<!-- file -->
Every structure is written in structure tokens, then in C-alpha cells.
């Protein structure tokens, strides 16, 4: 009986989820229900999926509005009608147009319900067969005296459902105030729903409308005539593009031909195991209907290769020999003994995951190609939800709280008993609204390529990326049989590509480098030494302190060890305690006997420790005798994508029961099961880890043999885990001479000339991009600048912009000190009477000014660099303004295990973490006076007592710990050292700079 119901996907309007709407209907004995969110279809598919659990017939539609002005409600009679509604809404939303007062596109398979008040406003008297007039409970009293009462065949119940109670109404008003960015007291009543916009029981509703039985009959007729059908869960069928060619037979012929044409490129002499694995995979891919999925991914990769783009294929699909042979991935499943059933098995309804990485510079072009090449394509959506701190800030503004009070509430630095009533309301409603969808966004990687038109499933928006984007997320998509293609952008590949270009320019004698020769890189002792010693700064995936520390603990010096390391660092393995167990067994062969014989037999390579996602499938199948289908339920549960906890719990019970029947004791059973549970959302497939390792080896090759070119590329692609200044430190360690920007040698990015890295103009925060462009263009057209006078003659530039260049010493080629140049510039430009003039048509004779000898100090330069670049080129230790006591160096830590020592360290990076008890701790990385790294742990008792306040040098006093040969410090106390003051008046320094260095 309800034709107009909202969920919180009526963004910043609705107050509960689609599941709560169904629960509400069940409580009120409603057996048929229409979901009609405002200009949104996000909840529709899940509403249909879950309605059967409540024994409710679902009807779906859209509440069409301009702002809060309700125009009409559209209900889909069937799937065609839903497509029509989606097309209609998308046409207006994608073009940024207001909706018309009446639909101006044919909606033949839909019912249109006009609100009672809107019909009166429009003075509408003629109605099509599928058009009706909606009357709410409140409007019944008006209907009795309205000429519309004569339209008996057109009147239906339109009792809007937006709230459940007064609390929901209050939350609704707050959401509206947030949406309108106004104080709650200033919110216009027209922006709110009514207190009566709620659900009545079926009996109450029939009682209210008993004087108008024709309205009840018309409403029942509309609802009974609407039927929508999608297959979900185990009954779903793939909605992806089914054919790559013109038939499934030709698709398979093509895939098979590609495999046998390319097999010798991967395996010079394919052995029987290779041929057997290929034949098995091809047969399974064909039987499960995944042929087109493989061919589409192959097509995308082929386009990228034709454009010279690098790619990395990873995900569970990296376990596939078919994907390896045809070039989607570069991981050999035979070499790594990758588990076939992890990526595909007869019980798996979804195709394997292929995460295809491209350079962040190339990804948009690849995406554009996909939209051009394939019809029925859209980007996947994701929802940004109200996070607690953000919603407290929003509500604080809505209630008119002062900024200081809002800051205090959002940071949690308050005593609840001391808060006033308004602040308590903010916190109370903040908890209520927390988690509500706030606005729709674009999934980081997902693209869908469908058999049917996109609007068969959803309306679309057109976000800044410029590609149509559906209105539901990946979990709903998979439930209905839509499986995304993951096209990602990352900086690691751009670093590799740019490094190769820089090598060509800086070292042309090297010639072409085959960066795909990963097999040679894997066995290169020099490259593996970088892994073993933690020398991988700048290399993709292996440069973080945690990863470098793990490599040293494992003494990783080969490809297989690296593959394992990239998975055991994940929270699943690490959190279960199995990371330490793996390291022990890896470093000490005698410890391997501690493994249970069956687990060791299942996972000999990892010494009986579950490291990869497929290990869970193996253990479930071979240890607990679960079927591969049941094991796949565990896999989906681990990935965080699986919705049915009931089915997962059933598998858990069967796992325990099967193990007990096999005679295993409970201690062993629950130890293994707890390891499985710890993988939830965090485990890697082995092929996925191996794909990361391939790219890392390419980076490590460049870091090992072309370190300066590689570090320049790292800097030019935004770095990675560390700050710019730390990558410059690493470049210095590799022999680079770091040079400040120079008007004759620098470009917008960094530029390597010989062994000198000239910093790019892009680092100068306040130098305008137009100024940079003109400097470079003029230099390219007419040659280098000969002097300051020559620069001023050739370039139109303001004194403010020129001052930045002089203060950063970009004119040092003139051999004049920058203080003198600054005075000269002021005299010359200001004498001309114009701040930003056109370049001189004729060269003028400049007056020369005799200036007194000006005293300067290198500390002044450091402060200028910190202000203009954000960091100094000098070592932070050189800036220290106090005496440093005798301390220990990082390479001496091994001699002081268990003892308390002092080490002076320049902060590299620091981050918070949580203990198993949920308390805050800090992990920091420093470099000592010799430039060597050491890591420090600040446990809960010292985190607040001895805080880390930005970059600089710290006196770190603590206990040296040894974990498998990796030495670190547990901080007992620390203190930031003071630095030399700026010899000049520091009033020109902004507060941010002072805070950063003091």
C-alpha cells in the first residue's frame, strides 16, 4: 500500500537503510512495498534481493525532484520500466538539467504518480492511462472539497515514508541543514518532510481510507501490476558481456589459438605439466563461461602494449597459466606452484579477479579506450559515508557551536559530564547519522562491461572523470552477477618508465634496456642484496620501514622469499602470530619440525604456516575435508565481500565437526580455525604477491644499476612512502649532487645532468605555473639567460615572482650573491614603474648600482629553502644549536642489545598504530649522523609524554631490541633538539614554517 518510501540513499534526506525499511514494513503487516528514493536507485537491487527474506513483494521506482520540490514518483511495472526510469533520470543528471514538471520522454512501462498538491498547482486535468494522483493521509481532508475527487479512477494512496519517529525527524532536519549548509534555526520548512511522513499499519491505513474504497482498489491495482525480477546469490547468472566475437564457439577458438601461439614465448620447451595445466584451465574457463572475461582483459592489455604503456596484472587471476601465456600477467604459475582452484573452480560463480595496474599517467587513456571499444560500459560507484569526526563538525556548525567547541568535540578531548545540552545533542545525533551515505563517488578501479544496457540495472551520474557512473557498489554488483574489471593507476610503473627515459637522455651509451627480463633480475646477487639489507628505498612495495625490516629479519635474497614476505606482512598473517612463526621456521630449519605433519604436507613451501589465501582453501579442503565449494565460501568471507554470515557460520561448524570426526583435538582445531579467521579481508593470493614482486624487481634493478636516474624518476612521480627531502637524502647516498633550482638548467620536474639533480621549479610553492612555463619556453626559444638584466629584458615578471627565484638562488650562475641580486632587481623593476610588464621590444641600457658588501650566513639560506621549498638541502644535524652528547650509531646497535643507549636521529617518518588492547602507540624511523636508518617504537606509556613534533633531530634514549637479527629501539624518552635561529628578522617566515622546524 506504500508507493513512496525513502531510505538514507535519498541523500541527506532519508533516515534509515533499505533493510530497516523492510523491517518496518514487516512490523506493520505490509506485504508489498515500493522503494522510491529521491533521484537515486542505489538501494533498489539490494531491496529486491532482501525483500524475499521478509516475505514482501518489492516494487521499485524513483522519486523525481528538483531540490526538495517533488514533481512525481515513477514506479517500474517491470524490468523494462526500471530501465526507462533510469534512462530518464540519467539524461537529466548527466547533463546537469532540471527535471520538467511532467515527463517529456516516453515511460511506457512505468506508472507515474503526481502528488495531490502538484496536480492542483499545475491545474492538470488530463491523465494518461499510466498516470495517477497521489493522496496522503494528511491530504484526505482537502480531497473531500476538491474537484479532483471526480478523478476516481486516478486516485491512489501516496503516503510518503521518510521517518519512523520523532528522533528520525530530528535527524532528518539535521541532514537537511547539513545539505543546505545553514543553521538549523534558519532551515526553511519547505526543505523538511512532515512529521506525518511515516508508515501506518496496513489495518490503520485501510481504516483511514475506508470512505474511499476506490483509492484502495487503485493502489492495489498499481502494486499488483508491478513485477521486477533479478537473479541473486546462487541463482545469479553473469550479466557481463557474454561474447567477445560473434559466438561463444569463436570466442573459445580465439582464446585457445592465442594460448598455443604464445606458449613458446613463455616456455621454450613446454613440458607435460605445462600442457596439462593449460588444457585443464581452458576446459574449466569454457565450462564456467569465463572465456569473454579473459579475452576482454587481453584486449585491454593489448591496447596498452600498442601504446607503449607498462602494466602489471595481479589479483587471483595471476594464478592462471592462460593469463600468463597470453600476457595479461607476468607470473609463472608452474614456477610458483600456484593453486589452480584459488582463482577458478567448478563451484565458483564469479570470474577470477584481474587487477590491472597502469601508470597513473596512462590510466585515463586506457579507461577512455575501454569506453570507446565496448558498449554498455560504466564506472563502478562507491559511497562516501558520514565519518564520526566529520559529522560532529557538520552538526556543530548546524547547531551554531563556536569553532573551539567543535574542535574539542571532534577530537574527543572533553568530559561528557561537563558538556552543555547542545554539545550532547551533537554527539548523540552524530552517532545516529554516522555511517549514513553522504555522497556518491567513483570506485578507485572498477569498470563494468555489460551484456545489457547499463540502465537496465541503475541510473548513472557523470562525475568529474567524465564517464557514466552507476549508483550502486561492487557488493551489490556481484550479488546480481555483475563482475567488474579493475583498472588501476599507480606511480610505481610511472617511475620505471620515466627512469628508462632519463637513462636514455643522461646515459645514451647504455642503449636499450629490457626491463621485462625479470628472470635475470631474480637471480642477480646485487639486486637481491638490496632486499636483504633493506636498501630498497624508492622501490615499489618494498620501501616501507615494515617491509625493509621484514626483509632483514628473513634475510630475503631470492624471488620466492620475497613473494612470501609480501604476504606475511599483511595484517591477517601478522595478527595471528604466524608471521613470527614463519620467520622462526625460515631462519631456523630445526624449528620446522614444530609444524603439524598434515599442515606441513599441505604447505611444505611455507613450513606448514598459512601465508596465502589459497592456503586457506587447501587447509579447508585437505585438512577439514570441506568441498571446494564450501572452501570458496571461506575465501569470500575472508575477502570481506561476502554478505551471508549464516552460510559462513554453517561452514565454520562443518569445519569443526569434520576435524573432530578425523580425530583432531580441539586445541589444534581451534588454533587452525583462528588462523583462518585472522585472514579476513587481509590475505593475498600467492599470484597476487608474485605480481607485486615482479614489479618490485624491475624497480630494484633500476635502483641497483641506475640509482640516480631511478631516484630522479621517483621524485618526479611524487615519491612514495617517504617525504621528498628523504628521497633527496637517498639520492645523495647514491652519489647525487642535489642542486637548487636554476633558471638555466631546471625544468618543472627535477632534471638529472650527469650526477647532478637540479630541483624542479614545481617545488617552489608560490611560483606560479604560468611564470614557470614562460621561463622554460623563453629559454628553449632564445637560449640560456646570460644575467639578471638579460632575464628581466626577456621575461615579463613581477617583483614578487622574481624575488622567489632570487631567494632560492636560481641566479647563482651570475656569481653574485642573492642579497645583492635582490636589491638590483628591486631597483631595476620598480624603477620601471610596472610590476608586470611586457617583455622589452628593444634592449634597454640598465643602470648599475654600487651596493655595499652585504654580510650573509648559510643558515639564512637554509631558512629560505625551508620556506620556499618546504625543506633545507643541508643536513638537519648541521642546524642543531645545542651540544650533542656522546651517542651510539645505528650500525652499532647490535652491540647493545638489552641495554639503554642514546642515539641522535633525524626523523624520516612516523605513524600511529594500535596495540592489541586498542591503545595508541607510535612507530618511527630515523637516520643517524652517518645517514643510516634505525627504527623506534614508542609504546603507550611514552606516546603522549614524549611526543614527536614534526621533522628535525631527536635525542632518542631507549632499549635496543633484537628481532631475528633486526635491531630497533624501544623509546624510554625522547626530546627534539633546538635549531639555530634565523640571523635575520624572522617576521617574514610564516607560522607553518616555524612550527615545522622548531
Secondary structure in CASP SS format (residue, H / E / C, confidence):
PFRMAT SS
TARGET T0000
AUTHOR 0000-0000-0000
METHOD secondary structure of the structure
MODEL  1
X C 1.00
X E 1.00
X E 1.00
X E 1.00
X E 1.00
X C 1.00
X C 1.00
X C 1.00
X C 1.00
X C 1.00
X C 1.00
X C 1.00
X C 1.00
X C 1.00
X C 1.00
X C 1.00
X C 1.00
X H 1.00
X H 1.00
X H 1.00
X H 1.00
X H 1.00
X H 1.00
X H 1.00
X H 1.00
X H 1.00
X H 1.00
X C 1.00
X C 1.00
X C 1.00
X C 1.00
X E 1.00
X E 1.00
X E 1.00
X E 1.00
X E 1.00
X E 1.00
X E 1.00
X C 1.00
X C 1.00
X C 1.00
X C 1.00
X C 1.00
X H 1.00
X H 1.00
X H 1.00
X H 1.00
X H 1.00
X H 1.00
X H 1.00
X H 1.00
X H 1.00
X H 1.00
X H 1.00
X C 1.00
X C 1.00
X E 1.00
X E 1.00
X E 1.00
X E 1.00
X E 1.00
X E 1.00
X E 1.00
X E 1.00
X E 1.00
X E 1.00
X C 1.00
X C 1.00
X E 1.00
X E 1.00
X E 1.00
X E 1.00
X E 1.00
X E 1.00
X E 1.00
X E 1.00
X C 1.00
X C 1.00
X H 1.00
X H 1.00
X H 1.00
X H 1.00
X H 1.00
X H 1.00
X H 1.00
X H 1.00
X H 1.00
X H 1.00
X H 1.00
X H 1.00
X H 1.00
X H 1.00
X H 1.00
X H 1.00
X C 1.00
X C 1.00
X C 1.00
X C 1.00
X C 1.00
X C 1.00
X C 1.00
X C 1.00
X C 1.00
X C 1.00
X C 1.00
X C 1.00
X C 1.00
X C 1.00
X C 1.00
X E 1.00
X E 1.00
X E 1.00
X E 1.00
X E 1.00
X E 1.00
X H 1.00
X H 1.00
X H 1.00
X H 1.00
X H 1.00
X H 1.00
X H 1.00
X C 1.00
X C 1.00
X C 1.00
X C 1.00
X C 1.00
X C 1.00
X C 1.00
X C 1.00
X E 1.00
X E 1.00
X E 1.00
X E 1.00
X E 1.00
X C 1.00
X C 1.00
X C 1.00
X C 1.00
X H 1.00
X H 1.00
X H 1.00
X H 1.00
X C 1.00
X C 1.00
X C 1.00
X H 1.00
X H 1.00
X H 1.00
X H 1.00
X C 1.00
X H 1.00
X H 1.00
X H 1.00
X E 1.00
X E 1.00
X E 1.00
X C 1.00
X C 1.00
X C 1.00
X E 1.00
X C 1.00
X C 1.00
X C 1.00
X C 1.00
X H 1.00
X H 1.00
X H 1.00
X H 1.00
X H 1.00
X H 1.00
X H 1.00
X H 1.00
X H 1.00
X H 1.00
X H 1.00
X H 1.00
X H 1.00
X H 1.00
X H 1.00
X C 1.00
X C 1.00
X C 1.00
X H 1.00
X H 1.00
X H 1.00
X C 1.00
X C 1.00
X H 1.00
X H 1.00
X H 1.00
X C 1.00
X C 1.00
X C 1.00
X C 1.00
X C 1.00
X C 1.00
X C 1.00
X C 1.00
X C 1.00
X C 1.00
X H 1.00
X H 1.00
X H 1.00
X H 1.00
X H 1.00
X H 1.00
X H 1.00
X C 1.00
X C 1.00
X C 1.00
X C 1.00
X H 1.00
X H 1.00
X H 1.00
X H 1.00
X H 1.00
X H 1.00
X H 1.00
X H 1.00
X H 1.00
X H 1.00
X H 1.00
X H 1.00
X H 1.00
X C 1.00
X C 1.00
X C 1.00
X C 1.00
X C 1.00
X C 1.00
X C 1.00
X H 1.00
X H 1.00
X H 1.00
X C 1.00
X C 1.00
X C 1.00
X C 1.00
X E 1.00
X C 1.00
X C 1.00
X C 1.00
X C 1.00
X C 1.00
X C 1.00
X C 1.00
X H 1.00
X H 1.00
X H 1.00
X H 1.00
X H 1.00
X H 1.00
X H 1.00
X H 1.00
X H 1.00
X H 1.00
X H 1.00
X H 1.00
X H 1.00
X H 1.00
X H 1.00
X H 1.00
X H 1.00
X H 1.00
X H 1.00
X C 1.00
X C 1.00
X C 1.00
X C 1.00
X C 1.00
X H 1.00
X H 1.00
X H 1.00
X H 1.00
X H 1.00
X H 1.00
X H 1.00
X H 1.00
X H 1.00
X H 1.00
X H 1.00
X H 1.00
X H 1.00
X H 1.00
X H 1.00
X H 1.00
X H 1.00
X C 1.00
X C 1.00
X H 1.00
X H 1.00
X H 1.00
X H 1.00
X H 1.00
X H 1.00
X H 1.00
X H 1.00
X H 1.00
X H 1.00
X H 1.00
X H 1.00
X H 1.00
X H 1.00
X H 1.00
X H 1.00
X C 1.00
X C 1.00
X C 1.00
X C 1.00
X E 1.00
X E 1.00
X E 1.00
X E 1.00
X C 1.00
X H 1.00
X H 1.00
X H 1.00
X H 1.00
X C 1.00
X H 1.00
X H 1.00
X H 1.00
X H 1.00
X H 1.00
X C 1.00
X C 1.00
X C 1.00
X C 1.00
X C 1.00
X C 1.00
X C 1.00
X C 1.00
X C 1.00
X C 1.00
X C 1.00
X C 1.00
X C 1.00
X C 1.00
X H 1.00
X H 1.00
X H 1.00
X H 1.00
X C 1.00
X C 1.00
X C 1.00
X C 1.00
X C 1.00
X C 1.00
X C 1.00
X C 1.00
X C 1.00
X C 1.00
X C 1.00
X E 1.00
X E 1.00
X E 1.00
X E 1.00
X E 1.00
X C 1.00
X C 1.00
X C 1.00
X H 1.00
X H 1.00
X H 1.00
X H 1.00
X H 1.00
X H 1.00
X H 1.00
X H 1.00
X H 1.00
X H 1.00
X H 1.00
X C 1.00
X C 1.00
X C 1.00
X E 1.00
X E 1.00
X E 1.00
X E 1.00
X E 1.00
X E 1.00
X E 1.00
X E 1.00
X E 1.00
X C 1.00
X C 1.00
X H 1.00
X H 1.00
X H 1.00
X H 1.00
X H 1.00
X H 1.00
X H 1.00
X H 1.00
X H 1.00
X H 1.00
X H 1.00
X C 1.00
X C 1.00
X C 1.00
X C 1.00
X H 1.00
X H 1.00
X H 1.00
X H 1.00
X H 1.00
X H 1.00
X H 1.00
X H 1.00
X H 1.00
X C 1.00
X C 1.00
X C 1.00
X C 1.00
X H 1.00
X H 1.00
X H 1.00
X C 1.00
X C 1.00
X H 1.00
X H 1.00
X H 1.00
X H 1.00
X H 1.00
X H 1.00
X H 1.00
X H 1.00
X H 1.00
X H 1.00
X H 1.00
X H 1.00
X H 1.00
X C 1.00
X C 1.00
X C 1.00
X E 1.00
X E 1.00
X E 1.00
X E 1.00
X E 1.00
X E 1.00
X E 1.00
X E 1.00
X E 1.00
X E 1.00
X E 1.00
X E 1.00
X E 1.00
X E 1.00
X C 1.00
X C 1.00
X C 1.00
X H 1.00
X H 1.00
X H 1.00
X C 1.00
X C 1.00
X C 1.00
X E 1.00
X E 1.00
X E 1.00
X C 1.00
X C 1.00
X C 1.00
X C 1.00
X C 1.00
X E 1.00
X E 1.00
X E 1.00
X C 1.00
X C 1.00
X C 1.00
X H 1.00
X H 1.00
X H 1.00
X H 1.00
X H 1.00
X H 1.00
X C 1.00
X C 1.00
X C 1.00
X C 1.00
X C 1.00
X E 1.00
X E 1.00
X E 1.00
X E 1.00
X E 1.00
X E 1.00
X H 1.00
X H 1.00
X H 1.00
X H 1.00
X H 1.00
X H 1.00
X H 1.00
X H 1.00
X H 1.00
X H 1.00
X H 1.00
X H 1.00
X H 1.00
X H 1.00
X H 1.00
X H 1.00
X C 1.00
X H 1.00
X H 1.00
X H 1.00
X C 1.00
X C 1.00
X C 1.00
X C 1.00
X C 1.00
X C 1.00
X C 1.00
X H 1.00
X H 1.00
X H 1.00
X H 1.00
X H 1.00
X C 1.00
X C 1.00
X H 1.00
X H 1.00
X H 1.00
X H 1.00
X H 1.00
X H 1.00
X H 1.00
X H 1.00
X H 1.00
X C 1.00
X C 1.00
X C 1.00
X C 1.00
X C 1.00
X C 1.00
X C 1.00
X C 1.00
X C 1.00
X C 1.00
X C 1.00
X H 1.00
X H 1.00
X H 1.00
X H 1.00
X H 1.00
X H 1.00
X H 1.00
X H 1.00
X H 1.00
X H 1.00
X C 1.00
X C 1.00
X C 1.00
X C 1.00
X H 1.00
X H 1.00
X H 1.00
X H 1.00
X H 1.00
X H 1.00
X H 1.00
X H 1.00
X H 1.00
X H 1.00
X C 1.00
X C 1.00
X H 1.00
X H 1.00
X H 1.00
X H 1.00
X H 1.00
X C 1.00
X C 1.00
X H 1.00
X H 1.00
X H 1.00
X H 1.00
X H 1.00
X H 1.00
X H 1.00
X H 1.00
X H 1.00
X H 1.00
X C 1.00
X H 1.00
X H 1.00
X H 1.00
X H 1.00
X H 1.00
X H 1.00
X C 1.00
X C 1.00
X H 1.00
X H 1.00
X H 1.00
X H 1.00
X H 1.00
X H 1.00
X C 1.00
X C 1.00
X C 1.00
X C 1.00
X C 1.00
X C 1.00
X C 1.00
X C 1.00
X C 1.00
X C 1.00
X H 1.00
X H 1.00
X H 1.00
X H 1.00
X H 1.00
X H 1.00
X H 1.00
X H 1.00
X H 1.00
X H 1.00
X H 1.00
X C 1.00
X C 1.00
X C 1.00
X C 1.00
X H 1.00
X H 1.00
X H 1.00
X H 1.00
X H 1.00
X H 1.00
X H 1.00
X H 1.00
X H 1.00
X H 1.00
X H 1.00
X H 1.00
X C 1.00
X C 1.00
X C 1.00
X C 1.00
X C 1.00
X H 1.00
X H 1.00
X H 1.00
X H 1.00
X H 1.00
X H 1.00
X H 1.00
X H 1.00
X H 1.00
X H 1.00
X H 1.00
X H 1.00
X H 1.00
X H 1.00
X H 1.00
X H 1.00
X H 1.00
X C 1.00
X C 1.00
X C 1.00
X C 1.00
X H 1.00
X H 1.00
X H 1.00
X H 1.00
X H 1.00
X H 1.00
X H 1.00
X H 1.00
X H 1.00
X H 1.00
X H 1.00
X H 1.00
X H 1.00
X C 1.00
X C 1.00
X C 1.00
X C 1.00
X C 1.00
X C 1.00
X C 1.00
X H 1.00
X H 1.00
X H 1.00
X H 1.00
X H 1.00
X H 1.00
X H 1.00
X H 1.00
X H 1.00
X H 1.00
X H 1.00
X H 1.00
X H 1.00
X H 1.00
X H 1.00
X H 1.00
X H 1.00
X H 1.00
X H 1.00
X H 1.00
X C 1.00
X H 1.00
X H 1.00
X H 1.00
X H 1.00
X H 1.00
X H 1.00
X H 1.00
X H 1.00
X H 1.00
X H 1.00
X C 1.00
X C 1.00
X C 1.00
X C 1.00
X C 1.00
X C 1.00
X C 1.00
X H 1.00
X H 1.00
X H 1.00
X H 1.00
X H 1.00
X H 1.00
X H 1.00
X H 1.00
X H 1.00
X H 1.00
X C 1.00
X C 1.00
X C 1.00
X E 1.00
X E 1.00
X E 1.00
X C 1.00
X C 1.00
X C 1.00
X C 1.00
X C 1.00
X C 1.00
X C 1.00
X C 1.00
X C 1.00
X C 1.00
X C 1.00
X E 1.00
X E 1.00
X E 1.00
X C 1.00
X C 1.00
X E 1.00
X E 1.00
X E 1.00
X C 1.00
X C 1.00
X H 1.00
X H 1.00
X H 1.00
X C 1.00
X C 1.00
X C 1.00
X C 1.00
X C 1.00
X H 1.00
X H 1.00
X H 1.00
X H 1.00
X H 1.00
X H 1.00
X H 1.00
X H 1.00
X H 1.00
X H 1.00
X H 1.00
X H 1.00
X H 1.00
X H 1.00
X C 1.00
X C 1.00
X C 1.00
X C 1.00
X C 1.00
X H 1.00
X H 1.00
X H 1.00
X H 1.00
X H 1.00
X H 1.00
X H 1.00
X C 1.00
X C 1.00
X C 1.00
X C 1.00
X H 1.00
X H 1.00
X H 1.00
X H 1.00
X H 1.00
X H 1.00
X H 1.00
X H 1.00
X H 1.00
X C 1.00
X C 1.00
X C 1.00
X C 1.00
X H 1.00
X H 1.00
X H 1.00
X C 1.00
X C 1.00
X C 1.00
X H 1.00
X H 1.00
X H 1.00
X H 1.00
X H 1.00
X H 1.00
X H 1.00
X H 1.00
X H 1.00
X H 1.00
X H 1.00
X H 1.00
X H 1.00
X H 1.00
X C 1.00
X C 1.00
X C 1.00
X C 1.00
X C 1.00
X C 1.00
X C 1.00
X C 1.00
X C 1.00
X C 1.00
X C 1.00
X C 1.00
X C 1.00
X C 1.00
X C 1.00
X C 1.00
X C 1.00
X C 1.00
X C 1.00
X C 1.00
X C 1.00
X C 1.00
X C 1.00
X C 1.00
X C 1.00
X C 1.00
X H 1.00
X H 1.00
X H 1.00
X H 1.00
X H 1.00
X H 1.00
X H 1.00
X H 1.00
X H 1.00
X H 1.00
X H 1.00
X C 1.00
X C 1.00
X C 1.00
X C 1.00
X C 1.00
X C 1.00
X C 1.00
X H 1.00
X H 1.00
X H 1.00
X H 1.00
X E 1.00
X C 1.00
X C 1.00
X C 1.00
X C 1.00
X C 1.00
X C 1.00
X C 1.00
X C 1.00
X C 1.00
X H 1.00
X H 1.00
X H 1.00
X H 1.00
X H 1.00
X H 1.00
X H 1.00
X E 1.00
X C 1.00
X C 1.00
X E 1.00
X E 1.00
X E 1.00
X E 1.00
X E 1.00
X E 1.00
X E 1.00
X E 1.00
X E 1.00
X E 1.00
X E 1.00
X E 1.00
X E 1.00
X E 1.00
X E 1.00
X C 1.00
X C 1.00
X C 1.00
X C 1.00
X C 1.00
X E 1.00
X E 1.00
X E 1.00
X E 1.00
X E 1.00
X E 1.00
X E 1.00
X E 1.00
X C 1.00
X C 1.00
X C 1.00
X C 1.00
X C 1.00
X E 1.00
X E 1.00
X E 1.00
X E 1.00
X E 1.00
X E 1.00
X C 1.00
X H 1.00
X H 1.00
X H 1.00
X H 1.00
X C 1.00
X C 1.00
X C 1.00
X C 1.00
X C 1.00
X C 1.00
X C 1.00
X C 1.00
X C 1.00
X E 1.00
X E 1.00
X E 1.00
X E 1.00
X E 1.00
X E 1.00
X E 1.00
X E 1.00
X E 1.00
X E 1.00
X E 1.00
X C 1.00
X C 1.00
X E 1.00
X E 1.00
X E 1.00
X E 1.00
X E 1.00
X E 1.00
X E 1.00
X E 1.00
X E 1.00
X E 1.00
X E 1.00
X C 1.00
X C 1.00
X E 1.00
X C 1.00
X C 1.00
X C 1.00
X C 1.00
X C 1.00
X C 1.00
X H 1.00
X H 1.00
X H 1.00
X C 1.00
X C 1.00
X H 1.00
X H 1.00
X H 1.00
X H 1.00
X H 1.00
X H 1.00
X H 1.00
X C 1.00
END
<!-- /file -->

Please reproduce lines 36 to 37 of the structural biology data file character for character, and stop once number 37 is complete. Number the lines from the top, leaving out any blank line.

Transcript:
X H 1.00
X C 1.00